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The Figure Four: The Conference Final Preview

We’re in the business end now. The part where all four teams can have legitimate fantasies about parades in a month’s time. They’re halfway there, much like Mark Lanegan, and now all they need to do is repeat what they’ve already done. Let’s run it through.

 

Nashville v. Anaheim (Game One Tonight)

I really have no idea what to make of the Ducks at all. They swept a team that had the next best blue line to Nashville’s in Calgary, though a lot of that was due to Calgary’s own idiocy. In the underlying numbers, the Flames pretty much kicked the Ducks from pillar to post but watched their goaltending and discipline fail them.

On the surface then, it really shouldn’t have been all that hard against the Oilers, who has no blue line to speak of and even that was decimated in the last two games with Sekera not playing either and Klefbom missing one. And yet that took to a Game 7, and really would have been over sooner had the Ducks not thrown the biggest hail mary we’ve seen in a long time and Talbot finally succumbing to the workload he’d been given all season. Oh, and a little goalie interference didn’t hurt either.

On paper, the Ducks come equipped with the something the Hawks and Blues didn’t have, and that’s a really mobile blue line. Montour, Vatanen, Fowler, Lindholm, and Theodore can all really move, and Manson is at least not an Easter Island statue. The Ducks would be wise to lock all the doors to Kevin Bieksa’s house from the outside and keep him out of the lineup, because what they need against the Preds he most certainly doesn’t provide. So in theory, the Anaheim blue-liners can escape the forecheck of the quick Preds’ forwards with their feet, and not have to rely on pinpoint passing out of the zone. In theory, because I never know what Randy Carlyle is capable of and what he might instruct his team to do.

Up front, it’s actually something of anachronistic thought that the Blues are any longer just a bunch of bangers and crashers. Tarasenko, Schwartz, Lehtera, Steen, Stastny, Sobotka, these are just not big guys. So they couldn’t really catch the Preds’ incredibly mobile defense, nor could they lean on them in the ways they were either expected to, or wanted to, or both. This is not an issue for the Ducks.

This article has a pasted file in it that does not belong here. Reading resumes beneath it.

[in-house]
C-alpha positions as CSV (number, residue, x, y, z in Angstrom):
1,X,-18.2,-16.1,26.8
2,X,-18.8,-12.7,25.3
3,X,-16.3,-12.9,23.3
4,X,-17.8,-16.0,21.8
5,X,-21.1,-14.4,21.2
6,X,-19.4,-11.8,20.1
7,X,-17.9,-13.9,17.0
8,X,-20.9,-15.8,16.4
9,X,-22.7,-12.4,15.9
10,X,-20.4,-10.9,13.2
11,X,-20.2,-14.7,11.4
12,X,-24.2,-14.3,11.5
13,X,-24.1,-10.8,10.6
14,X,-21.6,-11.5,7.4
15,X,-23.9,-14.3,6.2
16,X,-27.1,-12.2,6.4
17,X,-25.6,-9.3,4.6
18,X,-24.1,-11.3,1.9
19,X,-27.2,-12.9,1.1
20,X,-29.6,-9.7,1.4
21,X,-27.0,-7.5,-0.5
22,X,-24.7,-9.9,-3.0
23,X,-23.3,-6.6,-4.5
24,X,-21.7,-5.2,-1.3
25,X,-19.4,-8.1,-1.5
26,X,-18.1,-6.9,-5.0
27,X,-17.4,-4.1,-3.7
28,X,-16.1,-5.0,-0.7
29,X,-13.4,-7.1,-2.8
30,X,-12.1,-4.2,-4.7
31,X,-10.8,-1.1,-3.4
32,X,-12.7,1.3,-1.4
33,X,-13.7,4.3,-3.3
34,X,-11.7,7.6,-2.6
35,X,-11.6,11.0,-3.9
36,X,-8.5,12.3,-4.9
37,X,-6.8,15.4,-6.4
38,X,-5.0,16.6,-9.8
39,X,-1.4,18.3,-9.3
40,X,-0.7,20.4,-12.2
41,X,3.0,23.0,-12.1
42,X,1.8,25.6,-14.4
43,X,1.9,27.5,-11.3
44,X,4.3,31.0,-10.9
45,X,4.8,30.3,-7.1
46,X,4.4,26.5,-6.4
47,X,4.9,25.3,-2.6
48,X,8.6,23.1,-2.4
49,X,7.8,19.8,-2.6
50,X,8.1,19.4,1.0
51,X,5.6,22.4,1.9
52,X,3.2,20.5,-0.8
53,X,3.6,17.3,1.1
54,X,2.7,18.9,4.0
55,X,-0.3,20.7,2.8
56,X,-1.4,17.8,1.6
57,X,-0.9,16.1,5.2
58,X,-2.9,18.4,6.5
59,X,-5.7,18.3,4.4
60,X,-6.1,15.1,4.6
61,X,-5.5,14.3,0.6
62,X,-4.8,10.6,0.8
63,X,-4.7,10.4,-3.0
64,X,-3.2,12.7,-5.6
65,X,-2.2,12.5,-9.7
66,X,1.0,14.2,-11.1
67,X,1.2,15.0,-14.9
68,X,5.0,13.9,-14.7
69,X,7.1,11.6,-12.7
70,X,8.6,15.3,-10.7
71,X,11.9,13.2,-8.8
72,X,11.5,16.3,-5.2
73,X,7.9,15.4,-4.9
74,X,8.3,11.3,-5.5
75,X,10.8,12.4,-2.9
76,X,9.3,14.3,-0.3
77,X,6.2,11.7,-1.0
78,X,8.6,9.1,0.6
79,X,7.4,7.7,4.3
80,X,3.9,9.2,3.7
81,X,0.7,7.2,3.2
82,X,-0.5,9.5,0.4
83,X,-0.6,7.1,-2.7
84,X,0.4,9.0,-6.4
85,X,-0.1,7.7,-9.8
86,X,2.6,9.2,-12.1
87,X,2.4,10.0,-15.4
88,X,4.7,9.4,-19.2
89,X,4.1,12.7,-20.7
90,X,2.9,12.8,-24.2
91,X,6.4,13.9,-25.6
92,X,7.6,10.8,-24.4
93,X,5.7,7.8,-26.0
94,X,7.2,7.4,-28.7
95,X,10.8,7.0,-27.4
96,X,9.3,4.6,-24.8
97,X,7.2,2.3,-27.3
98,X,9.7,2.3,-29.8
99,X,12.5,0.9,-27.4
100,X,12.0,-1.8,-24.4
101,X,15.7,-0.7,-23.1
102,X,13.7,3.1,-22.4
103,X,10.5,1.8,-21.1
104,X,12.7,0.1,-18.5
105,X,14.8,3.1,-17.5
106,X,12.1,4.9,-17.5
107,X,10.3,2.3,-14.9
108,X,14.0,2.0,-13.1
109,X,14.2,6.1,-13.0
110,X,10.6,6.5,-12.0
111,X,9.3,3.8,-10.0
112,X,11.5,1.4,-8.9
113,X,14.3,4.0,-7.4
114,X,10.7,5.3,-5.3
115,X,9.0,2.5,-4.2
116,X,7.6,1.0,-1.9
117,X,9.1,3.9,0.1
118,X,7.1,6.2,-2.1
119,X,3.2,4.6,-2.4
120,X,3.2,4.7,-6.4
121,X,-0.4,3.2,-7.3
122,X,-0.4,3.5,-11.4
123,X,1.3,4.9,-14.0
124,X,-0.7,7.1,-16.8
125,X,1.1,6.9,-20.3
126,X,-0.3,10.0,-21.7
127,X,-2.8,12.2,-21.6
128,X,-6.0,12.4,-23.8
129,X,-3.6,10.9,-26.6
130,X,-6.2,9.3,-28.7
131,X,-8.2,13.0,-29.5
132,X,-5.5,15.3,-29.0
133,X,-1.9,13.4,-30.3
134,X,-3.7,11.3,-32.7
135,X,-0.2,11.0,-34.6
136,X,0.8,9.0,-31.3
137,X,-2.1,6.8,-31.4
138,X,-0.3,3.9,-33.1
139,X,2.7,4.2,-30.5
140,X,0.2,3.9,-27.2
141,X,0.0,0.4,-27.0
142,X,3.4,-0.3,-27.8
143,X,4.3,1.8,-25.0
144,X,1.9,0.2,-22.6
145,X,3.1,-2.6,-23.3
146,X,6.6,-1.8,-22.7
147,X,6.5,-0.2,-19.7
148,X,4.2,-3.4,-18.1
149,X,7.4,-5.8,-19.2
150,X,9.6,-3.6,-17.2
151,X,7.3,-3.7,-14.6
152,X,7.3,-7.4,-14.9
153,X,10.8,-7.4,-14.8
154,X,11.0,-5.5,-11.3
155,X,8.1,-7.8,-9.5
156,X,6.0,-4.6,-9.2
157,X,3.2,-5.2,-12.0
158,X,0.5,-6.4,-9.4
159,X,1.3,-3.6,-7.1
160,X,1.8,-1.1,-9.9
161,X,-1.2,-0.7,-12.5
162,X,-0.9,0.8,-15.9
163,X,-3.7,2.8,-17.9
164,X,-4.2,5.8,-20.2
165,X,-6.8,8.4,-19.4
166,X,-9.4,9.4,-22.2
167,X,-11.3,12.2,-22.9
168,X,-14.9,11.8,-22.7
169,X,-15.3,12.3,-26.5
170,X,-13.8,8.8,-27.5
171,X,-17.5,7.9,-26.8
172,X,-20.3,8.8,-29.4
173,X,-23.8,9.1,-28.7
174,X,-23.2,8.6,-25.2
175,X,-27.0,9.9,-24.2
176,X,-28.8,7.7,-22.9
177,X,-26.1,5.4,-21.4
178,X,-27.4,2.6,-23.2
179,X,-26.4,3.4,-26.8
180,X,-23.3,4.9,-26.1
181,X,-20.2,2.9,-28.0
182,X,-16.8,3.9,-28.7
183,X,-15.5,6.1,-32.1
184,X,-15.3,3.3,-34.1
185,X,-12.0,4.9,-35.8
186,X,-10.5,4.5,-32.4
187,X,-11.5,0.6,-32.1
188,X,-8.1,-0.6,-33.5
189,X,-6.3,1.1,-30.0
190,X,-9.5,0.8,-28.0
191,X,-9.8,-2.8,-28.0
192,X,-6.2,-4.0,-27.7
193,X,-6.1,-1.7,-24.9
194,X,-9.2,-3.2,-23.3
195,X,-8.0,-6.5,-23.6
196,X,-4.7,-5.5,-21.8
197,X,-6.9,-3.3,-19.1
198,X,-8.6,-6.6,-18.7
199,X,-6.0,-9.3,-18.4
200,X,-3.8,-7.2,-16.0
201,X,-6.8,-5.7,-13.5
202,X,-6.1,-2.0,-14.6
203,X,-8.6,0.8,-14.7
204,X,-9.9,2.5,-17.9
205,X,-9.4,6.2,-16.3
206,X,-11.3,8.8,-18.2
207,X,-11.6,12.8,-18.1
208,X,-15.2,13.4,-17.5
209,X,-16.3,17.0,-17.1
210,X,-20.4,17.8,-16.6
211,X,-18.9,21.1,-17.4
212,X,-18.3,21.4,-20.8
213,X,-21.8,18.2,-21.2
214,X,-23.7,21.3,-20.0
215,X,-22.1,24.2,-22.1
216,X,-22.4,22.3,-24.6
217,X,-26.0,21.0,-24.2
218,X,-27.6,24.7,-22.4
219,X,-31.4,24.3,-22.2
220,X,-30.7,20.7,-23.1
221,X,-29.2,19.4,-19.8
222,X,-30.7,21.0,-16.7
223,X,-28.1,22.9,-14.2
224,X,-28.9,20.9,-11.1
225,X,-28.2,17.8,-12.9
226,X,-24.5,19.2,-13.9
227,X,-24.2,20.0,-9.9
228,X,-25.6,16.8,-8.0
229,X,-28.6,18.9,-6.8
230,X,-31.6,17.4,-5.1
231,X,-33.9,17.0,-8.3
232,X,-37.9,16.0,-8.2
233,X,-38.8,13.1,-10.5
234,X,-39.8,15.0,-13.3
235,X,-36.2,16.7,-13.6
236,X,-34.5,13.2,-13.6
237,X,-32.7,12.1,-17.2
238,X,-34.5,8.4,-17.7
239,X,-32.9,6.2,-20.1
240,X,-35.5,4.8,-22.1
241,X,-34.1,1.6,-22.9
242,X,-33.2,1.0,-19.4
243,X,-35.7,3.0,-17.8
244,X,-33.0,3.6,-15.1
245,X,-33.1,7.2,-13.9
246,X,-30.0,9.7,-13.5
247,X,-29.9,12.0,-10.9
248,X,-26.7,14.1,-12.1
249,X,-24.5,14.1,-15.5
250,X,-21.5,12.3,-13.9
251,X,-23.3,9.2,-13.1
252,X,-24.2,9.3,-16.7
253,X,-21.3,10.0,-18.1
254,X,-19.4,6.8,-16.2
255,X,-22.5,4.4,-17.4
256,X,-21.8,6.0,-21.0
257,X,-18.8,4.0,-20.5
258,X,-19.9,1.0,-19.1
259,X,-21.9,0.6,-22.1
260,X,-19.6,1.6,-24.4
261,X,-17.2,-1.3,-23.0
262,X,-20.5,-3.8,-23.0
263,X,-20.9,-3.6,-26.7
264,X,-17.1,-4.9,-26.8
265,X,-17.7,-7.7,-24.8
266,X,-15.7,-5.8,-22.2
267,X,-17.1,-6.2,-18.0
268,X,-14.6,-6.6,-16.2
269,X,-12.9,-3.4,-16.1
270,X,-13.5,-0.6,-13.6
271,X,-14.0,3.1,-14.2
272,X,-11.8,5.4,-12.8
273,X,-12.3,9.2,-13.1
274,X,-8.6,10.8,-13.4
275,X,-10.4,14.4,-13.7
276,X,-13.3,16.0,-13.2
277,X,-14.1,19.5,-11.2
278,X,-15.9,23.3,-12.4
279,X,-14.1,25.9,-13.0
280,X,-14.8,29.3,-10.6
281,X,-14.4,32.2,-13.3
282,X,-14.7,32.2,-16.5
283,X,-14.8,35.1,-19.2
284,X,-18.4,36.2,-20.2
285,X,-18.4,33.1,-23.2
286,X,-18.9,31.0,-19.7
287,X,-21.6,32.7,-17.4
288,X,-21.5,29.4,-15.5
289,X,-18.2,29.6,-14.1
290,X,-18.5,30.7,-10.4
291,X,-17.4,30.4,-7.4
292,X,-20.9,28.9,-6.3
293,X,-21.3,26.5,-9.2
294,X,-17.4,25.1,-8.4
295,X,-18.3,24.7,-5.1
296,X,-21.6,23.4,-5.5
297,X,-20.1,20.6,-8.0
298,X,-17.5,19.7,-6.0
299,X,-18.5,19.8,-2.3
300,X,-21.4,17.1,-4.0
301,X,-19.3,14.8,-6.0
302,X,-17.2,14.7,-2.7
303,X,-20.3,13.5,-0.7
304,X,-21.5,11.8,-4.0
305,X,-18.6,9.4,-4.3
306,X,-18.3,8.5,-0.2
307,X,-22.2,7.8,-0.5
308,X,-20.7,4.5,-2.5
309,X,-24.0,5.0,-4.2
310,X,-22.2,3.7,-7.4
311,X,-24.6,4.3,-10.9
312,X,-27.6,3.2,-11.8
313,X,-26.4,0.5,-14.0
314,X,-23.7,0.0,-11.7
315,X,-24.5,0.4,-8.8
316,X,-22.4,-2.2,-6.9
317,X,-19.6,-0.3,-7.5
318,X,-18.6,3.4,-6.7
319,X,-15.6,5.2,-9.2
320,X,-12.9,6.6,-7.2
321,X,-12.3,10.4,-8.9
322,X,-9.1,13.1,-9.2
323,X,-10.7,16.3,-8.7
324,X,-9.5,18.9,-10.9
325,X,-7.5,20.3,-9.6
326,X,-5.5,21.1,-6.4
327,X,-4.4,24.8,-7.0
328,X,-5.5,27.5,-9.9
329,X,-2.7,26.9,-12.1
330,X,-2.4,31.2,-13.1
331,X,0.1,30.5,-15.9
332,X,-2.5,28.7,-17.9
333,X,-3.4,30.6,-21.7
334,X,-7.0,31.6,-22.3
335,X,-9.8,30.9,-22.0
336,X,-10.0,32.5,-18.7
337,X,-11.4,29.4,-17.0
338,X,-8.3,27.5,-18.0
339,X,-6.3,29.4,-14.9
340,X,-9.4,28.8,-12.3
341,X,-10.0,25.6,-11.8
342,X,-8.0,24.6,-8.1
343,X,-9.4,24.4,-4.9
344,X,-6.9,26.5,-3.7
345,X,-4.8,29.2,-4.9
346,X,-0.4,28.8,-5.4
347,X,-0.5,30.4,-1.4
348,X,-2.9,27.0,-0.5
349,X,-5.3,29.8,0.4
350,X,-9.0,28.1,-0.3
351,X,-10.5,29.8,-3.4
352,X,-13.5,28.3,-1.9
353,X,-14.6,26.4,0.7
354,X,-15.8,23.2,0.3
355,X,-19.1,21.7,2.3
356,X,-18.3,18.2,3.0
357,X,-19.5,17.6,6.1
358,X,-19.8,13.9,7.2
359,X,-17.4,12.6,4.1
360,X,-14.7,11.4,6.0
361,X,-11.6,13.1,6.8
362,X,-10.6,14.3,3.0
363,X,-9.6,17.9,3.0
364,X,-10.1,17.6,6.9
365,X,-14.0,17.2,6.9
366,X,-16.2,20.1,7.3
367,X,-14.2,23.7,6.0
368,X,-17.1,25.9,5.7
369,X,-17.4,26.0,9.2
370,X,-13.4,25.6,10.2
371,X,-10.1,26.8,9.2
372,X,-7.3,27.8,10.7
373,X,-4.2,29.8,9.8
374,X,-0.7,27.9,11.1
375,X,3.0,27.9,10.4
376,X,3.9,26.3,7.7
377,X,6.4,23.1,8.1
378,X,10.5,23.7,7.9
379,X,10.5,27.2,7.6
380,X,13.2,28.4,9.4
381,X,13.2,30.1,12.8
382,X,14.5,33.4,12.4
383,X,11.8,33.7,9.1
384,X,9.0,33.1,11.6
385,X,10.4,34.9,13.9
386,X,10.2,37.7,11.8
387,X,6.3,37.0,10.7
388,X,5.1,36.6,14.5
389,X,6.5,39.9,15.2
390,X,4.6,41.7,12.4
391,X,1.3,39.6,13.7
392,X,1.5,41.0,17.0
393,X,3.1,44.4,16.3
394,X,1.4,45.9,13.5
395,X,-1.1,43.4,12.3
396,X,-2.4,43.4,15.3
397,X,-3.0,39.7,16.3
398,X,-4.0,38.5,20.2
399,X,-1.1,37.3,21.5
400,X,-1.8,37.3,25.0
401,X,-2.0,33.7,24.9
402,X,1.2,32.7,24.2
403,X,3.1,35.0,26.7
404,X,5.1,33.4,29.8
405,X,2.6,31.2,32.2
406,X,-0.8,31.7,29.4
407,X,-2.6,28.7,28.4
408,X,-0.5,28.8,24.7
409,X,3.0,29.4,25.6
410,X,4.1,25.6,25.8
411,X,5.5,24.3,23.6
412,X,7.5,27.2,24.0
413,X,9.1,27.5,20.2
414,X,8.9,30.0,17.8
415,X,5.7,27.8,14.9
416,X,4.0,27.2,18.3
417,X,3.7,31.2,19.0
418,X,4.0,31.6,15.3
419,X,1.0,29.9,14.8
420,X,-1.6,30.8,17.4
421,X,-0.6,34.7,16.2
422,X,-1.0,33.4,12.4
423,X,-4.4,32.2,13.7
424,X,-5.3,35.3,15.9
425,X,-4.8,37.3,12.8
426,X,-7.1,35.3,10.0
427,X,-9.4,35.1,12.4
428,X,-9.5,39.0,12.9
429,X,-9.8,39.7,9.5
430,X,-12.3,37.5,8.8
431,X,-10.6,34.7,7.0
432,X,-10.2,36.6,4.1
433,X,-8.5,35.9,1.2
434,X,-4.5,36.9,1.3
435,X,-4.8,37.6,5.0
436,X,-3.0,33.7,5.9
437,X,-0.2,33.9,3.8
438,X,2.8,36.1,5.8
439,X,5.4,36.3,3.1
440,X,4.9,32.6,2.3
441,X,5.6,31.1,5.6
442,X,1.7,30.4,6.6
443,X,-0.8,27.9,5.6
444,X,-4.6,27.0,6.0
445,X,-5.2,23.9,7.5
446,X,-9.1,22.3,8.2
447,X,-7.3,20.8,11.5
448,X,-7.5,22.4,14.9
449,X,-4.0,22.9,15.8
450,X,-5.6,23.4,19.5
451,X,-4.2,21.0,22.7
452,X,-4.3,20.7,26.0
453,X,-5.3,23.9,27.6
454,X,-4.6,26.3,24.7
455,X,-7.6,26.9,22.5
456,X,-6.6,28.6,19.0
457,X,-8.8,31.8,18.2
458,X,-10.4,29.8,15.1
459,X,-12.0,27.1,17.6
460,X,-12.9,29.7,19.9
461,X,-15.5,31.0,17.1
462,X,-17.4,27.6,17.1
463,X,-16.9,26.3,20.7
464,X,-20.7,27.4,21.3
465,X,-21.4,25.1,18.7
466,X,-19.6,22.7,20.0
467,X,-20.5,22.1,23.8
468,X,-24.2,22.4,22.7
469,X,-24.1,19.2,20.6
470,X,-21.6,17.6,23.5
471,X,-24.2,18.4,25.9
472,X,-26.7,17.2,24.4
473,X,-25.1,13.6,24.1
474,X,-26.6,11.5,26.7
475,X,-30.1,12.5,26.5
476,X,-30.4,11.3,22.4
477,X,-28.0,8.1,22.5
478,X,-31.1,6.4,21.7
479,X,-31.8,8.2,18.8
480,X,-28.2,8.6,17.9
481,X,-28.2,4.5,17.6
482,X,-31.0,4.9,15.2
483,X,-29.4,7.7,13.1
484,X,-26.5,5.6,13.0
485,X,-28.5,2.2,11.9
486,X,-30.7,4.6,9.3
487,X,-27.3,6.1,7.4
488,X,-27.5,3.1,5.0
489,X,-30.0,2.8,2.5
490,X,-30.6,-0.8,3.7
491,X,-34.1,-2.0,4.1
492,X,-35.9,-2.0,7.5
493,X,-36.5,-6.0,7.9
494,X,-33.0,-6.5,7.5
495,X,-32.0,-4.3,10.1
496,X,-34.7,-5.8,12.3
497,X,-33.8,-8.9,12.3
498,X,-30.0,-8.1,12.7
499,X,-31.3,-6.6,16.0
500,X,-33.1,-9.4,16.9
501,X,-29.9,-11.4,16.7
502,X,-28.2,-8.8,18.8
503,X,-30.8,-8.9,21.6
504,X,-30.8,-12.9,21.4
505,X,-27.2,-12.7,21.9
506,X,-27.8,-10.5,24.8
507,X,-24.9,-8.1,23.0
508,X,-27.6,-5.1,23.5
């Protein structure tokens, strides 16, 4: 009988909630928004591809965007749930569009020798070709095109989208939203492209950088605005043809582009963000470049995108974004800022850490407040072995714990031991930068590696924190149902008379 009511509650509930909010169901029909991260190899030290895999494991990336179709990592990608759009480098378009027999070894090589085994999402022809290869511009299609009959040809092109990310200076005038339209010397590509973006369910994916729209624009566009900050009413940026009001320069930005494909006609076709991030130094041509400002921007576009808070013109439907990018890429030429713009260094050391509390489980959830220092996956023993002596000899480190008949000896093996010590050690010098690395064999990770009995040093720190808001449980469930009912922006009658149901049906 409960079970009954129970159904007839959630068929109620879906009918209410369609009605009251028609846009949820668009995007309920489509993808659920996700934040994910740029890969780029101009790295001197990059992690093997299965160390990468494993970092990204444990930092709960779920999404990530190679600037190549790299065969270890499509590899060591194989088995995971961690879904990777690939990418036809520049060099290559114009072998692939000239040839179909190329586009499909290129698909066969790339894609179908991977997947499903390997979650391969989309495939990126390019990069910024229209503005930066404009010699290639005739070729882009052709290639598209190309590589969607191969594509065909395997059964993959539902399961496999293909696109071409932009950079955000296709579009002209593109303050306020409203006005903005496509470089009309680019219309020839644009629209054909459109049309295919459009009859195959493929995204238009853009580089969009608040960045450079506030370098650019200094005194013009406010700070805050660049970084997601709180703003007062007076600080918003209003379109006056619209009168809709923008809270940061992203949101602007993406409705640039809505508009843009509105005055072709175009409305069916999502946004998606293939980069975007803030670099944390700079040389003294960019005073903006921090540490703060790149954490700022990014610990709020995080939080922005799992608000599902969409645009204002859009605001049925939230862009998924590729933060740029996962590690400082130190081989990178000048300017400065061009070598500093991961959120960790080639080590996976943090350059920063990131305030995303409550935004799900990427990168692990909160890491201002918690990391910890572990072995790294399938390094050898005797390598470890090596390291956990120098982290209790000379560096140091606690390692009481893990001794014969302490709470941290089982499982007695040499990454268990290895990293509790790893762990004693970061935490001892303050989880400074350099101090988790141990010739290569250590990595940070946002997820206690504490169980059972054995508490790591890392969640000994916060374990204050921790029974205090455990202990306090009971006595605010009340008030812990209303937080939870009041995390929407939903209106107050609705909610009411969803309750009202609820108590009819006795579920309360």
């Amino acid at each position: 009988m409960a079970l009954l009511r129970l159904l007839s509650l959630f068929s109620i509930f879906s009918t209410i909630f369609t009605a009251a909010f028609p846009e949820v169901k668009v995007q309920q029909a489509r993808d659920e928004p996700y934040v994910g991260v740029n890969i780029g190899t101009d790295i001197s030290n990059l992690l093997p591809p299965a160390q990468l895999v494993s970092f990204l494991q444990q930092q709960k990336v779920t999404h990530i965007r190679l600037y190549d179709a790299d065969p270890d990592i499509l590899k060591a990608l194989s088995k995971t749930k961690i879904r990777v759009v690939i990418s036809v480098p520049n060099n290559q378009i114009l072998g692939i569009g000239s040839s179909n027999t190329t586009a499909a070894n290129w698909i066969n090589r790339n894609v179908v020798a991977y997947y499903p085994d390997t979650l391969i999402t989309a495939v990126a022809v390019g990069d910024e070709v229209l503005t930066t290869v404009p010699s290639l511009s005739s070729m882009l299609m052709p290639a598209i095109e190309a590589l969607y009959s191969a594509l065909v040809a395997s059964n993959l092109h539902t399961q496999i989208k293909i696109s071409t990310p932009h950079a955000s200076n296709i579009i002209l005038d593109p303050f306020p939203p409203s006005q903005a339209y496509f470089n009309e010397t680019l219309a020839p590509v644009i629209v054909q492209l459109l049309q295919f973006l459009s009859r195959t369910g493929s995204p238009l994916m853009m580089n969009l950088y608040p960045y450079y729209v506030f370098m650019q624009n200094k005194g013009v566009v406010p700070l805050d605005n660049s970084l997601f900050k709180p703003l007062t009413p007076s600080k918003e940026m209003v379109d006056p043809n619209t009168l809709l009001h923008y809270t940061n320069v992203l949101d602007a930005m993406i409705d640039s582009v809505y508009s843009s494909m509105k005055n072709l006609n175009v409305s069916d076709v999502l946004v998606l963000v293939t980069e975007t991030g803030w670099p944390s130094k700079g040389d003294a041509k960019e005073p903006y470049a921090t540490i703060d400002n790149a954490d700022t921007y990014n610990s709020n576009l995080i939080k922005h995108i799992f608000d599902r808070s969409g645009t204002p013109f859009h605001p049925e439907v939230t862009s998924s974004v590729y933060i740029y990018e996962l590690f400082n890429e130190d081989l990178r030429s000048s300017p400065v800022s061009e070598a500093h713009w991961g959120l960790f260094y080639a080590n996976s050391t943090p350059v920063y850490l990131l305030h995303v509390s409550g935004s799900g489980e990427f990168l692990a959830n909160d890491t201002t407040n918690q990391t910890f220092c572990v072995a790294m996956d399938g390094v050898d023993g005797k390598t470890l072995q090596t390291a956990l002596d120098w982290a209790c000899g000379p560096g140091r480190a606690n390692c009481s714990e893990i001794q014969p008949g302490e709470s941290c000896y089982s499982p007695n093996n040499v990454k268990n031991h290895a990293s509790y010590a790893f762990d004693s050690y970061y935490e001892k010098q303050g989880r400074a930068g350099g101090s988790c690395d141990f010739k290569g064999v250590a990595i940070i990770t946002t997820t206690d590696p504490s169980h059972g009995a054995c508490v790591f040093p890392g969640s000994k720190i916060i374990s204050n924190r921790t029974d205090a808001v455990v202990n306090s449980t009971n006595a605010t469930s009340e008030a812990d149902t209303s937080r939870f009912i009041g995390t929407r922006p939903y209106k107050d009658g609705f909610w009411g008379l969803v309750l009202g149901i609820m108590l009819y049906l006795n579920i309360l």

Perry, Getzlaf, Kesler, Silfverberg, Ritchie, and Rakell all skew to the bigger side, and all of them remain pretty nimble, at least when Getzlaf and Perry are somewhat interested which you’d hope they’d be now. So Josi, Ellis, Ekholm and PK curling around behind their net and wheeling upwards won’t create the gaps they did in the first two rounds. Which means the Ducks might be able to get them into more mishegas along the walls, something the smallish Preds are just not built for.

Of course, none of this stopped the Preds from beating the Ducks last year, and that was without PK Subban. These are basically the same teams that did this dance last spring, save a few tweaks.

I very hesitantly have to say that the Preds have a huge advantage in net, at least in current form. Rinne is carrying a .951 SV% through two rounds. Gibson has a .908, and fell apart at times against the Oilers. I still have to believe a drop from Rinne is coming, and perhaps it’s coming against a team that can throw a sustained attack against him, which the Blues and Hawks could not. But you can’t trust Gibson as far as you can throw him either.

Much like the Hawks, the Ducks have the star power that the Preds don’t really, at least in the forwards. If Getzlaf can maintain this style where he actually gets in between the circles at times, combined with the greater depth the Ducks have, it gets awfully deep awfully fast for Nashville. But it’s still the Ducks, it’s still Gibson fighting it, and it at least feels like there’s something of a higher power working for the Preds this time. Preds in 7. 

Senators vs. Penguins

I’ve seen some others trying to claim as soon as this one was set that it’s going to be tougher for the Penguins than anyone expects. I assume that’s because they’re focusing on the injuries the Penguins have, and Crosby not really being himself.

Because let’s look at how the Senators got here. They beat a Bruins team that literally had an AHL blue line working. And they needed three overtimes victories to manage that, including the refs completely jobbing the Bruins in Game 3. They then got a Rangers team that for the 45th straight year has no defensemen beyond McDonagh and no centers. Sure, they have a goalie in Craig Anderson who can steal a game or two. But he can also spit that game right back up once or twice in a series. Fleury is playing out of his mind right now, and should he drop in level, they Pens only have their actual starting goalie now ready to go if need be.

I guess if I squint, I could see where Crosby continues to be in a fog, thus driving down their scoring (and you can question whether he even needs to play in this series). I guess the Sens have at least enough nimble forwards that a Letang-less Pittsburgh D can be forced into mistakes and turnovers when under pressure. Hainsey and Maatta have not looked good all spring. Justin Schultz remains capable of both ends of the poles. Only Dumoulin is a sure thing.

But that still counts on the Senators basically every burying every chance they get, and Karlsson able to keep up this Atlas act against a team that can plan and execute against him while he’s on one foot. I know, hockey’s weird and even series that are dominated can go six games just because. But not this one. Penguins in 5. 

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